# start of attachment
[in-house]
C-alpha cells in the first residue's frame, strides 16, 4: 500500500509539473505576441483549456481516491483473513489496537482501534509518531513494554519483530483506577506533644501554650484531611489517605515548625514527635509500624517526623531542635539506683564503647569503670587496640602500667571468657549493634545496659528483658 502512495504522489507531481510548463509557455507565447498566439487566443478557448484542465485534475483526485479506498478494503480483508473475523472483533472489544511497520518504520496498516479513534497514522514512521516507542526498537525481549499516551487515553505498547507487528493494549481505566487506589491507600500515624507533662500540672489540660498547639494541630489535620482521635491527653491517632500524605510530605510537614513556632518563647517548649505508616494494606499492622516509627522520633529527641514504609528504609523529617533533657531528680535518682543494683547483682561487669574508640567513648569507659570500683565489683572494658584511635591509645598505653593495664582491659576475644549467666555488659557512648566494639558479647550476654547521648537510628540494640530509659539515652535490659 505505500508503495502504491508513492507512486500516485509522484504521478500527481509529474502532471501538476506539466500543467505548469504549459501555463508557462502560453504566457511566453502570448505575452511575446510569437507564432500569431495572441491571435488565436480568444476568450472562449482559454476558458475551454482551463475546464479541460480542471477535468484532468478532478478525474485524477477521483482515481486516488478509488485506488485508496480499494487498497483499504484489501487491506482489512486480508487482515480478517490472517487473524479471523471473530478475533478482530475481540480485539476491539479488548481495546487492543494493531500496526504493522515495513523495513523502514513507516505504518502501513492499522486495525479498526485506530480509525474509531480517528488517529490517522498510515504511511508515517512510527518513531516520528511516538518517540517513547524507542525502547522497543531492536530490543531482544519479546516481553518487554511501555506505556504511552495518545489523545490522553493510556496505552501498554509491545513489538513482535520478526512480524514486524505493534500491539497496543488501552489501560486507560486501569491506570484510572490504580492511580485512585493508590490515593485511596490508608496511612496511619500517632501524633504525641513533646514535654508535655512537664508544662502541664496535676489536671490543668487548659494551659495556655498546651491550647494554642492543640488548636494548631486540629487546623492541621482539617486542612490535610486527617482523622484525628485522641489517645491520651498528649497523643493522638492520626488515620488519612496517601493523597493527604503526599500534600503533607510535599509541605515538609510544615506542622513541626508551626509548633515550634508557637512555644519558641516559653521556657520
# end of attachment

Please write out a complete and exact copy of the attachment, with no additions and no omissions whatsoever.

[in-house]
C-alpha cells in the first residue's frame, strides 16, 4: 500500500509539473505576441483549456481516491483473513489496537482501534509518531513494554519483530483506577506533644501554650484531611489517605515548625514527635509500624517526623531542635539506683564503647569503670587496640602500667571468657549493634545496659528483658 502512495504522489507531481510548463509557455507565447498566439487566443478557448484542465485534475483526485479506498478494503480483508473475523472483533472489544511497520518504520496498516479513534497514522514512521516507542526498537525481549499516551487515553505498547507487528493494549481505566487506589491507600500515624507533662500540672489540660498547639494541630489535620482521635491527653491517632500524605510530605510537614513556632518563647517548649505508616494494606499492622516509627522520633529527641514504609528504609523529617533533657531528680535518682543494683547483682561487669574508640567513648569507659570500683565489683572494658584511635591509645598505653593495664582491659576475644549467666555488659557512648566494639558479647550476654547521648537510628540494640530509659539515652535490659 505505500508503495502504491508513492507512486500516485509522484504521478500527481509529474502532471501538476506539466500543467505548469504549459501555463508557462502560453504566457511566453502570448505575452511575446510569437507564432500569431495572441491571435488565436480568444476568450472562449482559454476558458475551454482551463475546464479541460480542471477535468484532468478532478478525474485524477477521483482515481486516488478509488485506488485508496480499494487498497483499504484489501487491506482489512486480508487482515480478517490472517487473524479471523471473530478475533478482530475481540480485539476491539479488548481495546487492543494493531500496526504493522515495513523495513523502514513507516505504518502501513492499522486495525479498526485506530480509525474509531480517528488517529490517522498510515504511511508515517512510527518513531516520528511516538518517540517513547524507542525502547522497543531492536530490543531482544519479546516481553518487554511501555506505556504511552495518545489523545490522553493510556496505552501498554509491545513489538513482535520478526512480524514486524505493534500491539497496543488501552489501560486507560486501569491506570484510572490504580492511580485512585493508590490515593485511596490508608496511612496511619500517632501524633504525641513533646514535654508535655512537664508544662502541664496535676489536671490543668487548659494551659495556655498546651491550647494554642492543640488548636494548631486540629487546623492541621482539617486542612490535610486527617482523622484525628485522641489517645491520651498528649497523643493522638492520626488515620488519612496517601493523597493527604503526599500534600503533607510535599509541605515538609510544615506542622513541626508551626509548633515550634508557637512555644519558641516559653521556657520